By Nate Strauc
Writing government grants is a lot like fishing. You bait the hook with data and statistics, cast the line into the great bureaucratic unknown, and then you wait. For quasi-governmental agencies like TAPS Public Transit, those fishing lines can look more like financial lifelines, and the more lines you have in the water, the better your chances of going home with a full cooler.
“We have an extremely — in fact, an unusually — aggressive grant department,” said TAPS Communications Manager Dan Acree. “And they go out and they look for money and they figure, ‘How can we take this available money and use it?”
It was that aggressive mentality that led TAPS to apply for a grant through the Texas Department of Transportation to bring a state-of-the-art training simulator to the agency’s Sherman office. The bid was a long-shot bid, as the near-million-dollar machines are more typically found in cities such as New York and Houston.
“You would not normally expect to see an agency of this size have something like this,” said Acree. “But I’ve heard about it since I got here, which was two and a half years ago. It was always being talked about — you always heard about ‘the simulator, the simulator.’ Of course, then we didn’t have a place to put it, didn’t know what we were going to do. But the one thing we’ve always had — I mean, we have dreams.”
TAPS’ dream will become a reality sometime this summer, as the agency unwraps its new, $1 million training center, located just behind their new headquarters on Texoma Parkway. The crown jewel of that center, said TAPS officials, will be a TxDOT-funded, 315-degree video training unit, complete with a true-to-life TAPS cockpit.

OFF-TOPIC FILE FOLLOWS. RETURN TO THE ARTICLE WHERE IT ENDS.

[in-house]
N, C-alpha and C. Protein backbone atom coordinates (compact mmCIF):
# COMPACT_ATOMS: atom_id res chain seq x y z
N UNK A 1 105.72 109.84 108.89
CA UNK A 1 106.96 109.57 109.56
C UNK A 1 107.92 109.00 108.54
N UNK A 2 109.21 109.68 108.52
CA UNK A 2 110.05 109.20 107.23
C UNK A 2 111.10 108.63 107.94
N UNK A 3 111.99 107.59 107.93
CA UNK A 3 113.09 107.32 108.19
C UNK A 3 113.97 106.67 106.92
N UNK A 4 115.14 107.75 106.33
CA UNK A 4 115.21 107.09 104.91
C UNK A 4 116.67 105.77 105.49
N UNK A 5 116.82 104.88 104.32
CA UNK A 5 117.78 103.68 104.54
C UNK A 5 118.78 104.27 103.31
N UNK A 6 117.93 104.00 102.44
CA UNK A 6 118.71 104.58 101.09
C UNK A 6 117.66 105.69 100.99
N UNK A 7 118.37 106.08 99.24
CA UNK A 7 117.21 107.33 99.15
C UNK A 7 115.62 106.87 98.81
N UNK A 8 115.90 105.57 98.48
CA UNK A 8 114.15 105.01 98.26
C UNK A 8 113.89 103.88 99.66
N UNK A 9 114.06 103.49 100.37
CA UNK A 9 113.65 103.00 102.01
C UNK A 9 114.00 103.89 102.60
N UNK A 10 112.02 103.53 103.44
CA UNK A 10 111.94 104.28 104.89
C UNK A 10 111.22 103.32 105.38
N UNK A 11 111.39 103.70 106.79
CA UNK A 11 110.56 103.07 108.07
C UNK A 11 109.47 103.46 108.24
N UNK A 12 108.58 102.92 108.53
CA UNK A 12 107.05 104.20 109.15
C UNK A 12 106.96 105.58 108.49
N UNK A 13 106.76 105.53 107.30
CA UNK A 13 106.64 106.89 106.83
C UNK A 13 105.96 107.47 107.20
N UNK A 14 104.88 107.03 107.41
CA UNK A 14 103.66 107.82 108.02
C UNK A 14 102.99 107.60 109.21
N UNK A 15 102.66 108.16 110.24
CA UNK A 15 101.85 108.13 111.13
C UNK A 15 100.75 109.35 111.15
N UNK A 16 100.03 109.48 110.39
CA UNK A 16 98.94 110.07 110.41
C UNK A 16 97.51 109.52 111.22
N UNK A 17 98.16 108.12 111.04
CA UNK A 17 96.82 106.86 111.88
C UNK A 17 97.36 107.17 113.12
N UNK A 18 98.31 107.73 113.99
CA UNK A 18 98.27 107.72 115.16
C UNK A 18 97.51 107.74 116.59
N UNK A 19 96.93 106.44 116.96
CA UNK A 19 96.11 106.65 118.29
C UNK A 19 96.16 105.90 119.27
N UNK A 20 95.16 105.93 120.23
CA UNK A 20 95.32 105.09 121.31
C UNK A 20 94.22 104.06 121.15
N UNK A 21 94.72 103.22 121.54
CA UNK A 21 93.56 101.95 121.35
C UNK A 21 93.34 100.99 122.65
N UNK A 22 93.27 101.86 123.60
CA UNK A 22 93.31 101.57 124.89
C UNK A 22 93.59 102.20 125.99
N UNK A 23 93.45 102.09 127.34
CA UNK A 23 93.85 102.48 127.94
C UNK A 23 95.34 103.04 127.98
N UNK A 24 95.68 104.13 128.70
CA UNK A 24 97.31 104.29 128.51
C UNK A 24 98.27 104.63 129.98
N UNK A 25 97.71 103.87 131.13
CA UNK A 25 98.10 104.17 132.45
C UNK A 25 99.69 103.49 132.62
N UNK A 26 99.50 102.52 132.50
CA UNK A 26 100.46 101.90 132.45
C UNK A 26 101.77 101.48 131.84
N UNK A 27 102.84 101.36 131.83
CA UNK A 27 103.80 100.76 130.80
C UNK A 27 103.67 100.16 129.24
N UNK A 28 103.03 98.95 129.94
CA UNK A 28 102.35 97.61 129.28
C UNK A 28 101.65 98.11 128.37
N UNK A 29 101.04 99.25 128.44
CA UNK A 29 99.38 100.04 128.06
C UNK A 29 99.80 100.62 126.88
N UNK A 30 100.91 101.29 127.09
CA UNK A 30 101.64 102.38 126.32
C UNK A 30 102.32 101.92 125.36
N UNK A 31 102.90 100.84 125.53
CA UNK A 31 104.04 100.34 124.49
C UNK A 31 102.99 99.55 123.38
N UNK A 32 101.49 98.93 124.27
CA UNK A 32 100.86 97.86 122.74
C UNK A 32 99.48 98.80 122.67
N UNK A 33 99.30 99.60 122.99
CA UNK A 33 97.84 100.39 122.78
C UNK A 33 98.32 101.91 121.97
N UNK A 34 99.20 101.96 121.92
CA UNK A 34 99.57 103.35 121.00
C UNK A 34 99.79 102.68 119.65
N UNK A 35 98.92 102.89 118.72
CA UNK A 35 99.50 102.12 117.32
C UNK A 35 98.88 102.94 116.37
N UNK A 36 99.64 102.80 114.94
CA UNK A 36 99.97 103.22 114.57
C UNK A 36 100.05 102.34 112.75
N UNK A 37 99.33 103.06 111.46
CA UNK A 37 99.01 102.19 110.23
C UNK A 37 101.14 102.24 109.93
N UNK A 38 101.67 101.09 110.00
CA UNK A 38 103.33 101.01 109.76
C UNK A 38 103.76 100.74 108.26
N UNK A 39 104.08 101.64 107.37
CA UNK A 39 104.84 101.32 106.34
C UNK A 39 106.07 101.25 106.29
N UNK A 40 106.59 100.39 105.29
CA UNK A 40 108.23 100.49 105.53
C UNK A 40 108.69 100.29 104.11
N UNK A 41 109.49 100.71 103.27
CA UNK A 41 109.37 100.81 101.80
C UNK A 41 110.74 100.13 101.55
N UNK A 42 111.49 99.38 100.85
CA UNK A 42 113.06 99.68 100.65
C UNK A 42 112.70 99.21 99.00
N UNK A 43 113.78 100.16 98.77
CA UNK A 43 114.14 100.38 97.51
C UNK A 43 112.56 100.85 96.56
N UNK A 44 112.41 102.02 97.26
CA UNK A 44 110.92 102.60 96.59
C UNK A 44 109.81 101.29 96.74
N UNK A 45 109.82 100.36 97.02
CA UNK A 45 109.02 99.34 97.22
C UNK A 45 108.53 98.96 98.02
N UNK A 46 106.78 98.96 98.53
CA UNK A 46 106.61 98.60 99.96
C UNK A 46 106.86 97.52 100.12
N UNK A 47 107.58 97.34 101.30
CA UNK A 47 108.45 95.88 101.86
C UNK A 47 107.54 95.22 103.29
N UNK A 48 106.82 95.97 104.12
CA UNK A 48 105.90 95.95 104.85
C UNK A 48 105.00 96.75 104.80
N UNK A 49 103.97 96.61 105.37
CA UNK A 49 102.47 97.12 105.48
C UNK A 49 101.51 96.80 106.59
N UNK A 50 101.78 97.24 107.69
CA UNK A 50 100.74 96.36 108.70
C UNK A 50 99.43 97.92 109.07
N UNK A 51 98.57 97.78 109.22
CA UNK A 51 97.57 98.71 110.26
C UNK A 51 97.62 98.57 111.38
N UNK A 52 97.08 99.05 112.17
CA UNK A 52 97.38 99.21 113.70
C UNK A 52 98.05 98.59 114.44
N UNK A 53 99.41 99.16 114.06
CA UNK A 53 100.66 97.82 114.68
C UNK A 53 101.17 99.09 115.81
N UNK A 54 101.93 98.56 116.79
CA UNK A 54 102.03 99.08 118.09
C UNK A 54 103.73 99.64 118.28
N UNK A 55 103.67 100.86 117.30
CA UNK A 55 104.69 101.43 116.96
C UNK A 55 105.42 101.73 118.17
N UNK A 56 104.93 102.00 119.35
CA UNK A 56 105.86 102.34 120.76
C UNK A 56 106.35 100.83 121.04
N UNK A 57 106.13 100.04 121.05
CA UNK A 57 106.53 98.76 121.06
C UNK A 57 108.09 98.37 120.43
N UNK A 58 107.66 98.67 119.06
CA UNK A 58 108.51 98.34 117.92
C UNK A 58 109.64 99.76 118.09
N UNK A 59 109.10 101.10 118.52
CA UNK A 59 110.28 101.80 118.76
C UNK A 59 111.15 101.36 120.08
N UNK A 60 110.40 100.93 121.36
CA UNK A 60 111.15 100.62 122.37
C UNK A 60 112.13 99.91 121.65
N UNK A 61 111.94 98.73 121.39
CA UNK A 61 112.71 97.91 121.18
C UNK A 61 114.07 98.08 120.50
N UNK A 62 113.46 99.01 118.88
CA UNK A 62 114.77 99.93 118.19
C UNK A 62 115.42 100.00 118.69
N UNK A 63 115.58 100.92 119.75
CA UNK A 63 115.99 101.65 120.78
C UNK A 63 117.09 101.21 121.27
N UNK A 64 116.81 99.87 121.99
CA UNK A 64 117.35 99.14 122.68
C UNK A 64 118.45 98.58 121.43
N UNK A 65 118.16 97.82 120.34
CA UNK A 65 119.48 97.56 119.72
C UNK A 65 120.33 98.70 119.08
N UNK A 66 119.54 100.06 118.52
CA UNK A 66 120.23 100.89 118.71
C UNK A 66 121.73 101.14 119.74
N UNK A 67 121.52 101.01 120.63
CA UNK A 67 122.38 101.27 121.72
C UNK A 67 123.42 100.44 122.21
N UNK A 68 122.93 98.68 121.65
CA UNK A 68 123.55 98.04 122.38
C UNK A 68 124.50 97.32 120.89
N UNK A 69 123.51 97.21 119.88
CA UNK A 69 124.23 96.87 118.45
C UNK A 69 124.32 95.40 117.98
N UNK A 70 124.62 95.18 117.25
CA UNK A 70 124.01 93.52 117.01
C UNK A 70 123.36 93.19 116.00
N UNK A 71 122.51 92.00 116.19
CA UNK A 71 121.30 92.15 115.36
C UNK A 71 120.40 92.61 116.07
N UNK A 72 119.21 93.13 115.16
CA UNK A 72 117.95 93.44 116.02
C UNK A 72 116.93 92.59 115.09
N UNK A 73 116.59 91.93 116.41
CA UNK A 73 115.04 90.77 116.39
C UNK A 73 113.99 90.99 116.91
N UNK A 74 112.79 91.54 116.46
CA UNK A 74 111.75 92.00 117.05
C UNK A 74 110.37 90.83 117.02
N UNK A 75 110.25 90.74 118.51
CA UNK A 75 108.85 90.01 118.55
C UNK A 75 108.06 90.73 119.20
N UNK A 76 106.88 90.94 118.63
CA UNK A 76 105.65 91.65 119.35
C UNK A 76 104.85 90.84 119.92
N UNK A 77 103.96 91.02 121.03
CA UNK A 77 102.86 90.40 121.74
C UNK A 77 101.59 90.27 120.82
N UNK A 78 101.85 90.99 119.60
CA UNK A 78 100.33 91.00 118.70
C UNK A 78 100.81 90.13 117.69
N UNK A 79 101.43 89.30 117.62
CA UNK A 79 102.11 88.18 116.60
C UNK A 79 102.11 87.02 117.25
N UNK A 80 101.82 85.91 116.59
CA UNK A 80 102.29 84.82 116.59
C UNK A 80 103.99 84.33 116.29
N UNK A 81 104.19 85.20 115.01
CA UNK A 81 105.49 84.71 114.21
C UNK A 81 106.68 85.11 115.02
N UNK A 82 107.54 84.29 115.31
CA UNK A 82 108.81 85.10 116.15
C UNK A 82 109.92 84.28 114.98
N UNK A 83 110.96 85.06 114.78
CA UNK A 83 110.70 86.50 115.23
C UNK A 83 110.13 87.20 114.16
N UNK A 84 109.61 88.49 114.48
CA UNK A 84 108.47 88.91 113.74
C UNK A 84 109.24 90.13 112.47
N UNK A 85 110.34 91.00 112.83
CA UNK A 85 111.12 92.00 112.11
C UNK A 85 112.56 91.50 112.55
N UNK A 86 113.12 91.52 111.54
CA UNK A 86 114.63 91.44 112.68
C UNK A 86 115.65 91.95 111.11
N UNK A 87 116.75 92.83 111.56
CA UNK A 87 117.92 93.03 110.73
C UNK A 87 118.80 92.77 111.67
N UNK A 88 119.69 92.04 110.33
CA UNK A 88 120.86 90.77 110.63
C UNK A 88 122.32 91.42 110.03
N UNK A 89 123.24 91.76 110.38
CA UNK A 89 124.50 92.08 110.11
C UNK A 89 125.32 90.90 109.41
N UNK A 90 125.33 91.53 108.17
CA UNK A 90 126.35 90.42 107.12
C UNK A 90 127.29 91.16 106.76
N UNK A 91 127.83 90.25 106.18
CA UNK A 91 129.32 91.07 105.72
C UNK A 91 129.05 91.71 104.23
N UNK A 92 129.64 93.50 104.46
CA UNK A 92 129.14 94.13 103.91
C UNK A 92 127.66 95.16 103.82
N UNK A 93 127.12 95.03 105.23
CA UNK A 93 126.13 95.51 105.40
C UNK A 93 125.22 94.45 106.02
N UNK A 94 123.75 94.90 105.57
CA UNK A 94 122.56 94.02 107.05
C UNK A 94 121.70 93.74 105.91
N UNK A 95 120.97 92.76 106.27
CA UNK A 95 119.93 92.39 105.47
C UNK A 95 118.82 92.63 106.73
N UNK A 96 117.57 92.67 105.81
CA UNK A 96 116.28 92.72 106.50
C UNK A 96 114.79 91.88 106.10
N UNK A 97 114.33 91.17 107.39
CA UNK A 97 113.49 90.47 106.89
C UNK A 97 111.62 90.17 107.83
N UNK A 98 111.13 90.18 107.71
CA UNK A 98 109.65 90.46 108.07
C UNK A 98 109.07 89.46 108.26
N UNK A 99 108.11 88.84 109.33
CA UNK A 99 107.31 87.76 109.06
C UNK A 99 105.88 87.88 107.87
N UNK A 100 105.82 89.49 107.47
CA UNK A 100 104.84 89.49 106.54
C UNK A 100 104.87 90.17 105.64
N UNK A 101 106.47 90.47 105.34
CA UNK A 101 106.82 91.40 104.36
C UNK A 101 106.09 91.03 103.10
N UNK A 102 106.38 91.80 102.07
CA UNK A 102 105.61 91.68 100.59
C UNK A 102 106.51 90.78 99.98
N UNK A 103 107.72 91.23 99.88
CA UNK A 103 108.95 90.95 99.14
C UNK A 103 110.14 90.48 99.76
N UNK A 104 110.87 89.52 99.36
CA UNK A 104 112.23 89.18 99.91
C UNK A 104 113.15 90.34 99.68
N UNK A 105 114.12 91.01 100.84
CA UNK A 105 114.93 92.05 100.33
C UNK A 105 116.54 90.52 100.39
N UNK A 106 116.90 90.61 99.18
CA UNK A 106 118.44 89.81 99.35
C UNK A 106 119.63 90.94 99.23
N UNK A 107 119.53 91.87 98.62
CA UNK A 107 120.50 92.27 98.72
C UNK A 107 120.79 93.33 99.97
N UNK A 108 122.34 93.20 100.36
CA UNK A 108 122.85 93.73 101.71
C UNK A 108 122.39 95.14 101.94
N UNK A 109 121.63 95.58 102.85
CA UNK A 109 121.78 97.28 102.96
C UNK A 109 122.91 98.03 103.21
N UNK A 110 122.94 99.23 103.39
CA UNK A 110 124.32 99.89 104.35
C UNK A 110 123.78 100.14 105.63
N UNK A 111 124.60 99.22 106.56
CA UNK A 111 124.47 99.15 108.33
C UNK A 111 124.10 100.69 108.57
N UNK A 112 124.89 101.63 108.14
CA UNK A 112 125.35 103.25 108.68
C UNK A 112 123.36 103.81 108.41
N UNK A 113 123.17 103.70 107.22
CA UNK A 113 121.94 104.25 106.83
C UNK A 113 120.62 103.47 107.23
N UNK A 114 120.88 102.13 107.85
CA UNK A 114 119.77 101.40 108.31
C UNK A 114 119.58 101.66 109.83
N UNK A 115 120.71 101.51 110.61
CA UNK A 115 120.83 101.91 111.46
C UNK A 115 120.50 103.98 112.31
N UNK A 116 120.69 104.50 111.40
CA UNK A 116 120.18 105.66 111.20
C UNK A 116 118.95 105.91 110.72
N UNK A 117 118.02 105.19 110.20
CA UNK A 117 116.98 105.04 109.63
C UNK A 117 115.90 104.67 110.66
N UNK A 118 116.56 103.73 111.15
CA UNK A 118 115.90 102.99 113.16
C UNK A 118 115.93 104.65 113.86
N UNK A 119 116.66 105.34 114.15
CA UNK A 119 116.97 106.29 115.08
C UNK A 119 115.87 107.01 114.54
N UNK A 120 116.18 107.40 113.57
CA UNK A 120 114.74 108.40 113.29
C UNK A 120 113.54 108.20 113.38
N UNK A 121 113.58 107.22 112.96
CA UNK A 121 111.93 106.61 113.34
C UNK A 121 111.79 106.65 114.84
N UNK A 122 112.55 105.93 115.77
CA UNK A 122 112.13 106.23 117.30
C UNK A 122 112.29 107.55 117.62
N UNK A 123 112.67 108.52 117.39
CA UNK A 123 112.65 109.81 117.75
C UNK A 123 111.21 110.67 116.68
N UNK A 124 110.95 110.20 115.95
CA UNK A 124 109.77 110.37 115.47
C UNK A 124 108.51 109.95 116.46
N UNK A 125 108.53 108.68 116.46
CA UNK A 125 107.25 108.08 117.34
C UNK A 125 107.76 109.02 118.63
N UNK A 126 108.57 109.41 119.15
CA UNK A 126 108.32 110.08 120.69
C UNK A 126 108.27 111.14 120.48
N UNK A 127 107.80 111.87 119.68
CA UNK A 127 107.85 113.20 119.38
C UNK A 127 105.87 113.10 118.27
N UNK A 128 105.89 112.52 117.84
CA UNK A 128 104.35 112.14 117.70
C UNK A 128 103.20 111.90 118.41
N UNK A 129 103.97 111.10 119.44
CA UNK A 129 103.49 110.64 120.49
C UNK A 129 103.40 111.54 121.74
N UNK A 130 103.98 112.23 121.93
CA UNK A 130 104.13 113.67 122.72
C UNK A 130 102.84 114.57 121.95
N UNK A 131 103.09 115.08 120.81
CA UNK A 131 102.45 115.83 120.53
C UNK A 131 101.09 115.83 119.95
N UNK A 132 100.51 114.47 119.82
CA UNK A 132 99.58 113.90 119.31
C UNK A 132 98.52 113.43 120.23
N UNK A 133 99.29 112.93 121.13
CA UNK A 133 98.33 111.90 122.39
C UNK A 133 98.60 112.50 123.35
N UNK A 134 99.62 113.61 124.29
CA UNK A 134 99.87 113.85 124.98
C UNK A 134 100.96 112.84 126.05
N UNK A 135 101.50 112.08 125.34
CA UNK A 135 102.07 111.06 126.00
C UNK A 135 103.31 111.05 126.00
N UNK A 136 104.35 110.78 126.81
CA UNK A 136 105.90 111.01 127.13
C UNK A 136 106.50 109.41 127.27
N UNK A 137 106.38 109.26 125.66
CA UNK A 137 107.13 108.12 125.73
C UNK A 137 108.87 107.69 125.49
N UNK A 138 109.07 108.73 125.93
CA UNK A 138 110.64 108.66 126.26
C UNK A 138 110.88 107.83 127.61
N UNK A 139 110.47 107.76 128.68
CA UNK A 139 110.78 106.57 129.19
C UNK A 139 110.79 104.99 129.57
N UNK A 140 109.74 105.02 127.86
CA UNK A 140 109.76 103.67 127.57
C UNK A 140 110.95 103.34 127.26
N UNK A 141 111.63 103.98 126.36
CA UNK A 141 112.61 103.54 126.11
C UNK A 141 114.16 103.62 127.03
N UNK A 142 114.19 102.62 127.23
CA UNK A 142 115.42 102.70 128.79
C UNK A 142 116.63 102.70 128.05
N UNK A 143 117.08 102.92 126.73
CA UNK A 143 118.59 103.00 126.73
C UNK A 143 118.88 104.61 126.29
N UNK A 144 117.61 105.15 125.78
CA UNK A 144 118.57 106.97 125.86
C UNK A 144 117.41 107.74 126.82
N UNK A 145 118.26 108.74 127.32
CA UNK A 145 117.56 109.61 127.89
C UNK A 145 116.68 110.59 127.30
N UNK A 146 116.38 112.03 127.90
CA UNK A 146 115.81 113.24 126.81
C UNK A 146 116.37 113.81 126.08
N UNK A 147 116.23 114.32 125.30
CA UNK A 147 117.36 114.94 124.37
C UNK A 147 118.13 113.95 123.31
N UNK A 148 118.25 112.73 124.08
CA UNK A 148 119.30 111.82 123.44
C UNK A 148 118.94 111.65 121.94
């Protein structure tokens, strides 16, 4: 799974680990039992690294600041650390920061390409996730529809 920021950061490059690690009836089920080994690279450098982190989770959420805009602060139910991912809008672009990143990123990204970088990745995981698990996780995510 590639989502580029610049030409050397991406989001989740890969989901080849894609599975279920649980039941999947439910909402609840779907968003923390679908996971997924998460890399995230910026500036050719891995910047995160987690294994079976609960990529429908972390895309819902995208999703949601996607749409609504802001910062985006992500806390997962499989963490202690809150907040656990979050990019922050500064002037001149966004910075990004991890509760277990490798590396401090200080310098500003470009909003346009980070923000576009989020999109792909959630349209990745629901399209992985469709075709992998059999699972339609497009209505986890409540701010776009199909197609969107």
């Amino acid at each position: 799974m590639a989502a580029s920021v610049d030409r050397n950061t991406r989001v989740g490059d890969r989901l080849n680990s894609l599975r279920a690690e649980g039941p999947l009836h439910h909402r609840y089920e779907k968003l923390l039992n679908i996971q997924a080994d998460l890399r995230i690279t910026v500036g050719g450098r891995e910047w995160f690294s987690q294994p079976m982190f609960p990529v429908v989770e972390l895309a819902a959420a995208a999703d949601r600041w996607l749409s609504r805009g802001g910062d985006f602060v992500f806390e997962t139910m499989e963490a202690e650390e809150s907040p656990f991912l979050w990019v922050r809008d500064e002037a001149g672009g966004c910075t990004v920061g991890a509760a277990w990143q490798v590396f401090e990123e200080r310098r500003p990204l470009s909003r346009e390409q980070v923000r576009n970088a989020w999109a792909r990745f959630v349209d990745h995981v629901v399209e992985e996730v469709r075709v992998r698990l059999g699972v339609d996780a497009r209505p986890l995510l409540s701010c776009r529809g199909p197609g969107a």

“We actually sent up a bus (to Ann Arbor, Mich.) that they could use to cut down and basically make a smaller version of our cab in order to look, react and feel like one of our para-transit buses,” explained TAPS Safety Director Josh Walker. “It will revolutionize the training process.”
TAPS officials said the simulator’s benefits will be multifold, providing for safer training methods, more efficient instruction and cost savings for the organization.
“We can put our drivers into a controlled, simulated environment and expose them to a wide variety of things — heavy traffic in a downtown, urban environment, or a rural road with a rainy environment,” said Walker. “If you did that in real life, then, A) you’re endangering someone, and B) you’re burning fuel … and wear-and-tear on the vehicle. This simulator will allow us to do it much more cost effective.
But the benefits of having such cutting edge technology right here in Texoma won’t be confined to just TAPS, said company brass. Through partnerships with other transit agencies and even local EMS responders and fire departments, the simulator will provide far-reaching effects.
“I want to see as many folks ran through the simulator as possible,” said Walker. “One of the (profiles) that will be on the simulator will be an ambulance, so there’s some potential there to reach out into other areas, not just transit. Anything we can do to support or community and our area.”
It was that willingness to partner with others that pushed TAPS above other grant applicants, according to TxDOT.
“They were awarded the grant based on the quality of their application and the commitment to extend use of the simulator to the North Texas region, advancing a significant goal of the Department: safety, “ said Eric Gleason, TxDOT’s Director of Public Transportation.
The simulator and the grant that made it possible would not have found their way to Texoma without the partnership forged between the transit agency and state officials, said Acree.
“I had a guy, one of the head guys from TxDOT tell me a couple of years ago, he said, ‘I’ve never seen anybody stretch a dollar like you guys. … We love to give you money, because you take it and do three times as much with it as anybody else.’ They know that if they give us a pilot program, it’s going to get the best shot.”
When the simulator comes on line this June, it will be the fruition of more than three years of work by TAPS, Acree said. For his counterpart Walker, it will be a day to celebrate one of the agency’s biggest catches.
“It’ll be really neat to see it all come together,” he said.